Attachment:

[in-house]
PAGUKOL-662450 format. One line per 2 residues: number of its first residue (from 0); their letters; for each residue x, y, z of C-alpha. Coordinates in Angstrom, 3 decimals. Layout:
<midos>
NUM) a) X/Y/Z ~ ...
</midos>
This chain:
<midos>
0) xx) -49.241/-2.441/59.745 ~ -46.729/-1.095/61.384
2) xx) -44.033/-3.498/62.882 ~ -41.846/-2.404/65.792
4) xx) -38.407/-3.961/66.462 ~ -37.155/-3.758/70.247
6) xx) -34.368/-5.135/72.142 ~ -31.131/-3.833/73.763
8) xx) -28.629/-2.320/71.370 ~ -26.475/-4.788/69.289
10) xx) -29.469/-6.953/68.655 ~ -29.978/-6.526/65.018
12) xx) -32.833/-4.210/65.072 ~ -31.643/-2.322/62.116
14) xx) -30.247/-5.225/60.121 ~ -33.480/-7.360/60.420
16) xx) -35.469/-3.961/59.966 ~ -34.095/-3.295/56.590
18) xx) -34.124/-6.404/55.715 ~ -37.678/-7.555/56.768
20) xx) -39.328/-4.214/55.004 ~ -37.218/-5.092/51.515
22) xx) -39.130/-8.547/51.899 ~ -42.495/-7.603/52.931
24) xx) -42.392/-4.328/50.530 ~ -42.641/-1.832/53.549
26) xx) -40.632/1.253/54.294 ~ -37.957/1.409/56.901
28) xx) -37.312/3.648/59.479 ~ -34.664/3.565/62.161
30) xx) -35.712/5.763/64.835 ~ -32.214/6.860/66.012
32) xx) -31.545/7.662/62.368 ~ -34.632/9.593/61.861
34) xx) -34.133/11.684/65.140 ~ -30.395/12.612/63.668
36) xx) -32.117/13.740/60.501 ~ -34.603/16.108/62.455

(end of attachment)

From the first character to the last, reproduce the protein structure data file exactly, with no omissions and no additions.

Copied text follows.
[in-house]
PAGUKOL-662450 format. One line per 2 residues: number of its first residue (from 0); their letters; for each residue x, y, z of C-alpha. Coordinates in Angstrom, 3 decimals. Layout:
<midos>
NUM) a) X/Y/Z ~ ...
</midos>
This chain:
<midos>
0) xx) -49.241/-2.441/59.745 ~ -46.729/-1.095/61.384
2) xx) -44.033/-3.498/62.882 ~ -41.846/-2.404/65.792
4) xx) -38.407/-3.961/66.462 ~ -37.155/-3.758/70.247
6) xx) -34.368/-5.135/72.142 ~ -31.131/-3.833/73.763
8) xx) -28.629/-2.320/71.370 ~ -26.475/-4.788/69.289
10) xx) -29.469/-6.953/68.655 ~ -29.978/-6.526/65.018
12) xx) -32.833/-4.210/65.072 ~ -31.643/-2.322/62.116
14) xx) -30.247/-5.225/60.121 ~ -33.480/-7.360/60.420
16) xx) -35.469/-3.961/59.966 ~ -34.095/-3.295/56.590
18) xx) -34.124/-6.404/55.715 ~ -37.678/-7.555/56.768
20) xx) -39.328/-4.214/55.004 ~ -37.218/-5.092/51.515
22) xx) -39.130/-8.547/51.899 ~ -42.495/-7.603/52.931
24) xx) -42.392/-4.328/50.530 ~ -42.641/-1.832/53.549
26) xx) -40.632/1.253/54.294 ~ -37.957/1.409/56.901
28) xx) -37.312/3.648/59.479 ~ -34.664/3.565/62.161
30) xx) -35.712/5.763/64.835 ~ -32.214/6.860/66.012
32) xx) -31.545/7.662/62.368 ~ -34.632/9.593/61.861
34) xx) -34.133/11.684/65.140 ~ -30.395/12.612/63.668
36) xx) -32.117/13.740/60.501 ~ -34.603/16.108/62.455